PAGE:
Things will open up if we get a light railway through to the Titanic Quarter.
Concerning Belfast City Council’s support for the arts; having sat on the Forum for Local Government and the Arts, I willingly accept and welcome the significance and level of the council’s contribution not only to drama but to the arts in general.
Do you use local writers for the plays you produce, or are there a wide range of productions?
One of the great benefits of the festival movement is that it is spread very widely. There is European drama as well as American and British drama. Irish drama is very well represented across the board, as well as Russian drama by the likes of Chekhov, which is often performed. People get a taste for it in the community.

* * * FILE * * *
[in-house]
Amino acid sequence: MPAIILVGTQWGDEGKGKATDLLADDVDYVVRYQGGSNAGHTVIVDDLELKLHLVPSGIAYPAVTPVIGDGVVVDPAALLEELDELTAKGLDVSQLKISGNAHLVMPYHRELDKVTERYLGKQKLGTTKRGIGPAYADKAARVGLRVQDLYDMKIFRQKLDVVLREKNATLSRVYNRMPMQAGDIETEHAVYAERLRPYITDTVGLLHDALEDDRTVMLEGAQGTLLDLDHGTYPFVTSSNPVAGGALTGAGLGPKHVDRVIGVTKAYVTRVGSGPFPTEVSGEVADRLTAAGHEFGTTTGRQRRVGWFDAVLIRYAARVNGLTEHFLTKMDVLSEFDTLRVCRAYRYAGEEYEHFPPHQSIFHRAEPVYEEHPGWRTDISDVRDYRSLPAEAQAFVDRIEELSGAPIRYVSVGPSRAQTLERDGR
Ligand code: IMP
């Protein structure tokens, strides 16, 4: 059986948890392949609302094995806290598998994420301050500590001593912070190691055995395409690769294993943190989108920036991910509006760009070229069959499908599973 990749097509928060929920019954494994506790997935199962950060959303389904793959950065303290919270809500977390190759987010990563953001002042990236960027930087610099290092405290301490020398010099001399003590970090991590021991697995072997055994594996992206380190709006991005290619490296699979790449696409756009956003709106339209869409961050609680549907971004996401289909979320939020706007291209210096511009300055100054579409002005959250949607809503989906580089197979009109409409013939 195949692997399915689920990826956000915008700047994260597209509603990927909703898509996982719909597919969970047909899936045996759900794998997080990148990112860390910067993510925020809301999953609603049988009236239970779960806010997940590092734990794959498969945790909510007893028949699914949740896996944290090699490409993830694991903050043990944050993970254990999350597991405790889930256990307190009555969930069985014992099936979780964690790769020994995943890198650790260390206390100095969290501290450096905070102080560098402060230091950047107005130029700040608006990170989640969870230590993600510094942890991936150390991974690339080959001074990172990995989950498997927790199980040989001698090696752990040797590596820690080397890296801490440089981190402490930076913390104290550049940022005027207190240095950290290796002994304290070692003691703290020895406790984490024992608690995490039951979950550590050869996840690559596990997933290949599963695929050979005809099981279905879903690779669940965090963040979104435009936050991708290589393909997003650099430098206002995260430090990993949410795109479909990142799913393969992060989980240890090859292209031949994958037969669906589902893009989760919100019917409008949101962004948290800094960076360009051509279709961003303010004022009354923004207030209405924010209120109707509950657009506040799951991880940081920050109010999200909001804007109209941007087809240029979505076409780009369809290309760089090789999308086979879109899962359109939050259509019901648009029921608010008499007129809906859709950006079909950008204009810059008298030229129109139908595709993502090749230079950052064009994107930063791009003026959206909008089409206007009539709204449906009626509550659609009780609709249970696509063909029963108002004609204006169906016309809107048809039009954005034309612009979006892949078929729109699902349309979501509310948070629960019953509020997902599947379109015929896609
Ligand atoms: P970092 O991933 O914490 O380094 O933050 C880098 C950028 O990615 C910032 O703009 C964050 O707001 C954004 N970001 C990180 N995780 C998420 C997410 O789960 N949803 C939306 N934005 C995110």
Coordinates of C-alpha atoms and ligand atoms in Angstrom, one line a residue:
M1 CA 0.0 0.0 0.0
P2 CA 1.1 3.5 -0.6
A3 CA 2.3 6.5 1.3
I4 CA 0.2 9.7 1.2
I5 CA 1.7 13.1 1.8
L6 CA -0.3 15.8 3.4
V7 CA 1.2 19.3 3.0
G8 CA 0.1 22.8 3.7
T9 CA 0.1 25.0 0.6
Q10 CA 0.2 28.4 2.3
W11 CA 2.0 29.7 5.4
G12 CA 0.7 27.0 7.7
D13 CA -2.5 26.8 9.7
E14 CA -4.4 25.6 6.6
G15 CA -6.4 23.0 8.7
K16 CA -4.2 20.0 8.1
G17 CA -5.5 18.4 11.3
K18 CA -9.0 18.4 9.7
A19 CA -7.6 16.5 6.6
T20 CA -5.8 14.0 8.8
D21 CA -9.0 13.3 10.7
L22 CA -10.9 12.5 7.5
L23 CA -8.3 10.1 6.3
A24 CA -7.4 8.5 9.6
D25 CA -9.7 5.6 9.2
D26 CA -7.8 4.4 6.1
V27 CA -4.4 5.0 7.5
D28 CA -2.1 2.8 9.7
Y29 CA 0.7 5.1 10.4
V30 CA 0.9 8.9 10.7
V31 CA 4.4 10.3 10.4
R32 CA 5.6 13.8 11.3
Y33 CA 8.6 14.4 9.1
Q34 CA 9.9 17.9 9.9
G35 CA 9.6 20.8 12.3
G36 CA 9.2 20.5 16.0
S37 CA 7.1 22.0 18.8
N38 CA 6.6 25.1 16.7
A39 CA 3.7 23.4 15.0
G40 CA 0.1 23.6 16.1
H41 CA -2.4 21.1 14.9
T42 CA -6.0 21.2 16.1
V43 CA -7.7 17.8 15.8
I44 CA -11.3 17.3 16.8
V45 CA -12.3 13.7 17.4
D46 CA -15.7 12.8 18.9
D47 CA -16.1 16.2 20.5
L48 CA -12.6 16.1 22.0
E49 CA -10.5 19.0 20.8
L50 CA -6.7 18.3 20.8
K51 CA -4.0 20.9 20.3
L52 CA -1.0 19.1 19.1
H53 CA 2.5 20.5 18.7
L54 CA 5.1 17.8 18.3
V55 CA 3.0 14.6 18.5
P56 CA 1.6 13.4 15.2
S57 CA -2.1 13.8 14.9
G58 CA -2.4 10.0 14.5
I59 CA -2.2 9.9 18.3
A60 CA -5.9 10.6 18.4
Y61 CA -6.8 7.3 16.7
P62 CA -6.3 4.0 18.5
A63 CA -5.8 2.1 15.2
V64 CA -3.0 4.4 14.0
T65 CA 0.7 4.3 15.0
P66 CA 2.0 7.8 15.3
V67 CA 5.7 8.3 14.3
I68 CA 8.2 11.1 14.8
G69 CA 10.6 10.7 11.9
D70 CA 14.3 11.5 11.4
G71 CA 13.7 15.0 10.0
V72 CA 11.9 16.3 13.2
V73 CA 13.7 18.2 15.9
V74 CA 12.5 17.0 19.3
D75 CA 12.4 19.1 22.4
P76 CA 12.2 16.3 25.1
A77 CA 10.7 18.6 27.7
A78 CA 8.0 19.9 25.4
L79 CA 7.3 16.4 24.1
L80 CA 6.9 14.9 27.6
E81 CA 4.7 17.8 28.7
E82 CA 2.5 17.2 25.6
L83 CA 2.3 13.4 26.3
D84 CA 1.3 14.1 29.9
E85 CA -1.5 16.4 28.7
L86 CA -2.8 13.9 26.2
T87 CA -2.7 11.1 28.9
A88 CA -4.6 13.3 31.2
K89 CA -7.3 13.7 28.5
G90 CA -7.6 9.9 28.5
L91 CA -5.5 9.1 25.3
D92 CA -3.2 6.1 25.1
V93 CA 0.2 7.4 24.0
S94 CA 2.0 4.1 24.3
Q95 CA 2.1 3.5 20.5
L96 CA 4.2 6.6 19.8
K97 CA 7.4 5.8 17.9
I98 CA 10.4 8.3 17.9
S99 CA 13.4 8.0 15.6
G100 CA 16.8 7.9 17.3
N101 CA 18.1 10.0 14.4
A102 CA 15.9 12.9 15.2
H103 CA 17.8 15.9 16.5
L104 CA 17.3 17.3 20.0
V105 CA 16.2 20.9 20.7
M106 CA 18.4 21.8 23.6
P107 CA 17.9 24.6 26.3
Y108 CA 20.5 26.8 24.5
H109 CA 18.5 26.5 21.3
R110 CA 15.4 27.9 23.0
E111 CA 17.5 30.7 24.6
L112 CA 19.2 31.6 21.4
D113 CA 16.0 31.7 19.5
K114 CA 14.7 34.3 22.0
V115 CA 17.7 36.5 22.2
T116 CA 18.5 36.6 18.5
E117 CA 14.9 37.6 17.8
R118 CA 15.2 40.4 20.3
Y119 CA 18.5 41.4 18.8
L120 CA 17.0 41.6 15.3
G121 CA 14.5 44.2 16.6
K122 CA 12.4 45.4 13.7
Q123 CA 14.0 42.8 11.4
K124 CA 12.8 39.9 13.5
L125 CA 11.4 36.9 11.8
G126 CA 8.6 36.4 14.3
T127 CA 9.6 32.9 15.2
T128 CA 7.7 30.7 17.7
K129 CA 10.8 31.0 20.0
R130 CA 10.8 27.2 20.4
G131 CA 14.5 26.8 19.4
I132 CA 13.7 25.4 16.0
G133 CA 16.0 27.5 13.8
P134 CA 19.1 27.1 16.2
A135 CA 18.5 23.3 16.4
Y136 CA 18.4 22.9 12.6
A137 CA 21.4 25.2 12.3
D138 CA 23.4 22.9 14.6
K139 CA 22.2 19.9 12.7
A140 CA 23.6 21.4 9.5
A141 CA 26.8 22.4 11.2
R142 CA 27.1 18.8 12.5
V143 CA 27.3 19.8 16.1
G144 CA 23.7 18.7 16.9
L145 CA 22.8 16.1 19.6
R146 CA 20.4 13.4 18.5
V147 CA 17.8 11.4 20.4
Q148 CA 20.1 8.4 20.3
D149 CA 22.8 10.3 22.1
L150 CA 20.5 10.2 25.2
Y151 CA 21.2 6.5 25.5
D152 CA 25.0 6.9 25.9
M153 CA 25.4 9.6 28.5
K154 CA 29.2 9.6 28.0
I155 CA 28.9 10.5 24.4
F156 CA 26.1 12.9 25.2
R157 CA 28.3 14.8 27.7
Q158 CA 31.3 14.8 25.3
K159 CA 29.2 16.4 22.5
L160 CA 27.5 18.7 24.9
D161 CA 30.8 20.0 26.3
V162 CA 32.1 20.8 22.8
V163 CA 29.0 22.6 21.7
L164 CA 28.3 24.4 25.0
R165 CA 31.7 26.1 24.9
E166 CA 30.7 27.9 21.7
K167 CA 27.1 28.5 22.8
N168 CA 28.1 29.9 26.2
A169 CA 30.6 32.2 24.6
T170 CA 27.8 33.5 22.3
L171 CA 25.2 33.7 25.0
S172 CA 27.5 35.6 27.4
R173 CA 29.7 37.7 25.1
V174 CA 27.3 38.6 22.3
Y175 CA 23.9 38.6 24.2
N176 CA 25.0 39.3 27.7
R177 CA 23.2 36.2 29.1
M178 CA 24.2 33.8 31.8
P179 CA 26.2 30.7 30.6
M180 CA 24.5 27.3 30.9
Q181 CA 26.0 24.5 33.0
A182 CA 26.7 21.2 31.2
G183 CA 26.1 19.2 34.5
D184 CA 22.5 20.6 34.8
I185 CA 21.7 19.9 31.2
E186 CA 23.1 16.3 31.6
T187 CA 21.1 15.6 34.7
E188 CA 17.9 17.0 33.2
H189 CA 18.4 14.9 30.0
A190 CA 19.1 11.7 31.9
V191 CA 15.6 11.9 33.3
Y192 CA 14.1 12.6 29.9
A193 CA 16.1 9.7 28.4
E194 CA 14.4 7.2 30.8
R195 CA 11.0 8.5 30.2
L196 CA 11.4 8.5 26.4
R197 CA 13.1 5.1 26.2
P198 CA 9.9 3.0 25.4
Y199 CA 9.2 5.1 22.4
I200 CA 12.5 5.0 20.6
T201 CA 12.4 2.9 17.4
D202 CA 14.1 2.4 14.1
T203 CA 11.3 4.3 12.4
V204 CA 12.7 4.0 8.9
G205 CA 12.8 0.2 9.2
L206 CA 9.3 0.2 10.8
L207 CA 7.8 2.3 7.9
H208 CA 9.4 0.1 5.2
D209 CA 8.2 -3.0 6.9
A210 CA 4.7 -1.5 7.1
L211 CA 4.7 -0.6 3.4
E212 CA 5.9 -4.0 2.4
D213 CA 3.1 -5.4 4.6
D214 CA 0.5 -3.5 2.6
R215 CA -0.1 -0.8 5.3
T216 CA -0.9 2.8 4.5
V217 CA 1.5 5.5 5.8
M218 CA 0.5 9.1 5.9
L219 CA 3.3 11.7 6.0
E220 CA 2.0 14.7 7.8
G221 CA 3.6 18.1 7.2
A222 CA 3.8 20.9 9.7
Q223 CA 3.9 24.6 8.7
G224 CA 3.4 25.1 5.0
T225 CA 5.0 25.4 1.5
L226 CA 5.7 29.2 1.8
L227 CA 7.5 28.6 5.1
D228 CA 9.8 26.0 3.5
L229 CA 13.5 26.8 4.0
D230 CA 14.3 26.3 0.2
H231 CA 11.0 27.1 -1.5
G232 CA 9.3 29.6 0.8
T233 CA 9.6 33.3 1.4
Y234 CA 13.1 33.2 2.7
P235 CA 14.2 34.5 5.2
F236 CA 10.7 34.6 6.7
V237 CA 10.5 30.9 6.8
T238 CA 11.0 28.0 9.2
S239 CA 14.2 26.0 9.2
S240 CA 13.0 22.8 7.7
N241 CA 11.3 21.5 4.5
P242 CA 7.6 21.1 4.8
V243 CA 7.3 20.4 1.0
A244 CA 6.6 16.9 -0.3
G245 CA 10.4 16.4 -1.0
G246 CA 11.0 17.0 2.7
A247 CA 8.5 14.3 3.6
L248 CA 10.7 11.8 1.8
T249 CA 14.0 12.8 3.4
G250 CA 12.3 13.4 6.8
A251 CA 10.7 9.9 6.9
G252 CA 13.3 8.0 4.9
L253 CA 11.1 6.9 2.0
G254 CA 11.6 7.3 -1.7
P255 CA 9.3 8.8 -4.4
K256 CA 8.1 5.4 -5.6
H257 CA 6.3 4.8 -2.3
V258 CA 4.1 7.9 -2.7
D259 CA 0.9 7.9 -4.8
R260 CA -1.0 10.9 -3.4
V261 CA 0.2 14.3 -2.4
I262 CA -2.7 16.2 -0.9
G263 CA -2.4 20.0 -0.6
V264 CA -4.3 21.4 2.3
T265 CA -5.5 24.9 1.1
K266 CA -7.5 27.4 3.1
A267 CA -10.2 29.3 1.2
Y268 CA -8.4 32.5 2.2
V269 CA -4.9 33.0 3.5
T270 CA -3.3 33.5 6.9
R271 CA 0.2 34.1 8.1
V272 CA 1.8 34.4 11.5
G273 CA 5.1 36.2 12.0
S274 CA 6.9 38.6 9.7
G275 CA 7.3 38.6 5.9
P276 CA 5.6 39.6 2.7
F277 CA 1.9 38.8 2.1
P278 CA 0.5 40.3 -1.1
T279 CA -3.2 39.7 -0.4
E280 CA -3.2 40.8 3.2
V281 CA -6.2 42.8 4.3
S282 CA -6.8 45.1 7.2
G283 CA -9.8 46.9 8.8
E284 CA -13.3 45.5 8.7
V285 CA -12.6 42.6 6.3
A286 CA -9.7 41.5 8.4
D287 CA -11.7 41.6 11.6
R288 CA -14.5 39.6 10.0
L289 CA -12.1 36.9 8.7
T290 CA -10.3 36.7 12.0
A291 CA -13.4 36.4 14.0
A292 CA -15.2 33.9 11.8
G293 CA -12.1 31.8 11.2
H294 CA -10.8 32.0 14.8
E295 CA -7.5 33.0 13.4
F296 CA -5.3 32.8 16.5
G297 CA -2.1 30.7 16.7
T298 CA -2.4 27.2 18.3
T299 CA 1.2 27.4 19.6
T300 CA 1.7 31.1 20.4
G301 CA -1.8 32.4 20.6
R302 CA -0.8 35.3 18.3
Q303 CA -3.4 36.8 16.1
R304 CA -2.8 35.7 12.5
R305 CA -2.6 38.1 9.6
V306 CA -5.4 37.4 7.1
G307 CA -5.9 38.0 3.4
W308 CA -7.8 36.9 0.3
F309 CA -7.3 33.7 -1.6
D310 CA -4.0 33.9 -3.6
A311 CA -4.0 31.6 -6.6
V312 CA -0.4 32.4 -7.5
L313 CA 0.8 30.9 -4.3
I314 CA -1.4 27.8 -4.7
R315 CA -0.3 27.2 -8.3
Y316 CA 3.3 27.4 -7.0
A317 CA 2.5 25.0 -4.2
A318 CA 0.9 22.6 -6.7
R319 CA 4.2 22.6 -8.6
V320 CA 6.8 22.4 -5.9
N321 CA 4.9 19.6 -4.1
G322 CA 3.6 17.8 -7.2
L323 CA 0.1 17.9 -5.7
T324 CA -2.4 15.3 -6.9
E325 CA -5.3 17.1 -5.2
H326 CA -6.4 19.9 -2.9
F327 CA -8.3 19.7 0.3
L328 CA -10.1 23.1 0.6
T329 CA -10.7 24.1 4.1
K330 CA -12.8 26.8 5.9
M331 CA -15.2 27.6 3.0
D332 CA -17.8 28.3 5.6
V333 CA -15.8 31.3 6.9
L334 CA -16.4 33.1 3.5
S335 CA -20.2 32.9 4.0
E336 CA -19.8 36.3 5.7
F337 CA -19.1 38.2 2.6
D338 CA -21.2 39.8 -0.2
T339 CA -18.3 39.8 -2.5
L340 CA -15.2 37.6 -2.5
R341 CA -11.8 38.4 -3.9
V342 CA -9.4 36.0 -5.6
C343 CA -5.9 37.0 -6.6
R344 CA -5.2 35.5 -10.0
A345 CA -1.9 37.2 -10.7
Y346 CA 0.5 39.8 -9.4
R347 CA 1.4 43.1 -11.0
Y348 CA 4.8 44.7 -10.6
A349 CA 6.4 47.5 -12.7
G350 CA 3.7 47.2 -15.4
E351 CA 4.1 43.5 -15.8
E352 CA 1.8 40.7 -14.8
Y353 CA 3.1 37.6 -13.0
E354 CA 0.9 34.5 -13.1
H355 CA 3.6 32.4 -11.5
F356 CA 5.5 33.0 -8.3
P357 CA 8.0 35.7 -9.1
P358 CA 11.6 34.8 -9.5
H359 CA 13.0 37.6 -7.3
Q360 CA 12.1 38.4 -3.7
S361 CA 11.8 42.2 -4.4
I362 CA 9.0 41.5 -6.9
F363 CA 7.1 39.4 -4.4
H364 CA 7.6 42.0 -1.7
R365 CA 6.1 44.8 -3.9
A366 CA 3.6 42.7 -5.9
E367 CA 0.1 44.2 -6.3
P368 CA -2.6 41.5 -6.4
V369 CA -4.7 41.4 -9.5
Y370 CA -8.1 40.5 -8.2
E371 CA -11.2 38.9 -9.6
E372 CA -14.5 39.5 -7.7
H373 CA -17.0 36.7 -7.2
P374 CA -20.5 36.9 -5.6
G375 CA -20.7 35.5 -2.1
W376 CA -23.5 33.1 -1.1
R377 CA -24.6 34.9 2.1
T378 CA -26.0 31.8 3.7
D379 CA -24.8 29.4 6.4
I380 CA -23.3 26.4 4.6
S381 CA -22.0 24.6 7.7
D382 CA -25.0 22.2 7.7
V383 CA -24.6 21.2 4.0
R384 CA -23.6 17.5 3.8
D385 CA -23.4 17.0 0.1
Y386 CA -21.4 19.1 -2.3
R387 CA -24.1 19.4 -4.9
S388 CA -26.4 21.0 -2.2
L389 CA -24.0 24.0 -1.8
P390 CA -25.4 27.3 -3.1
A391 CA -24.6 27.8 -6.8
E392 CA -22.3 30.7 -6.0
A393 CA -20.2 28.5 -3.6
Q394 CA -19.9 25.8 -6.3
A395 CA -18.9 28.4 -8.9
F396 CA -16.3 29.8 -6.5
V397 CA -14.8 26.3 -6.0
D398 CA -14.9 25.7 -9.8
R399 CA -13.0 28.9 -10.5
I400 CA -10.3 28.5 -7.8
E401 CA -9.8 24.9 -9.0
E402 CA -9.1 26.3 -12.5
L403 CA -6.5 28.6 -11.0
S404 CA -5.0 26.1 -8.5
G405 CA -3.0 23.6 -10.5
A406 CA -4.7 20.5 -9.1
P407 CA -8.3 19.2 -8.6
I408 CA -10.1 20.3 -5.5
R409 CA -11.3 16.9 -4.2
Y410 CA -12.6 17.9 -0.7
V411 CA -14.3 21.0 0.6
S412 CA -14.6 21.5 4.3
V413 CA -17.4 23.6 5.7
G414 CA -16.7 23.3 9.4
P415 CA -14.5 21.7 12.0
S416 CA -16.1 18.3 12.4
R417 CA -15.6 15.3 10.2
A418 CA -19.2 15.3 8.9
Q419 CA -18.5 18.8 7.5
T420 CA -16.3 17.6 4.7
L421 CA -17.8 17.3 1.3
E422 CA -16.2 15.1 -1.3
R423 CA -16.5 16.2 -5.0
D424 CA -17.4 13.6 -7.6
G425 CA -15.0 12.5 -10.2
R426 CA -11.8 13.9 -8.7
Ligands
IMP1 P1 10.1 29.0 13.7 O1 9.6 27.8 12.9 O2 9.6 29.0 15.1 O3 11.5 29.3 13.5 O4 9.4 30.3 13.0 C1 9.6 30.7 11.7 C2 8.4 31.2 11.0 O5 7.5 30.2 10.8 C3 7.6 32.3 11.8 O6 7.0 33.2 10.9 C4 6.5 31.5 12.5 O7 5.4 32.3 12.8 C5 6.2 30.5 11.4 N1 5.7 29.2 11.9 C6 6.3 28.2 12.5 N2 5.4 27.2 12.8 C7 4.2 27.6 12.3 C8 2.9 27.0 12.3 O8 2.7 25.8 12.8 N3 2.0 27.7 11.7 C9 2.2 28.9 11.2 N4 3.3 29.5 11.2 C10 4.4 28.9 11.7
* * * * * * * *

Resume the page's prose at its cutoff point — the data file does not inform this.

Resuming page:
Which would be the most popular among local audiences?
It is very difficult to say. Irish drama figures highly on the agenda and is very popular with a lot of people. American drama goes down well too.
There is a difference between community theatre and amateur theatre, apart from the £300,000 a year subsidy. The difference is that community theatre groups tend to devise their own work from an improvised script. Amateur theatre tends to use scripted pieces. The most popular playwright in Northern Ireland is undoubtedly Sam Cree, but his work does not go down well at festivals, which is part of the problem. He is very popular, nevertheless, and those of us who perform other plays at festivals would like to do the Sam Cree plays in the summer so that we can get the money to do the other plays in the festivals. It is a nice circle.
Mr P Ramsey:
You are very welcome. It is not very often that we get the opportunity to acknowledge the contribution that so many people make in the community, and the huge returns that are achieved despite such small investments. I do not know how we can do that; perhaps we should write a letter to the Arts Council acknowledging the contribution of these groups.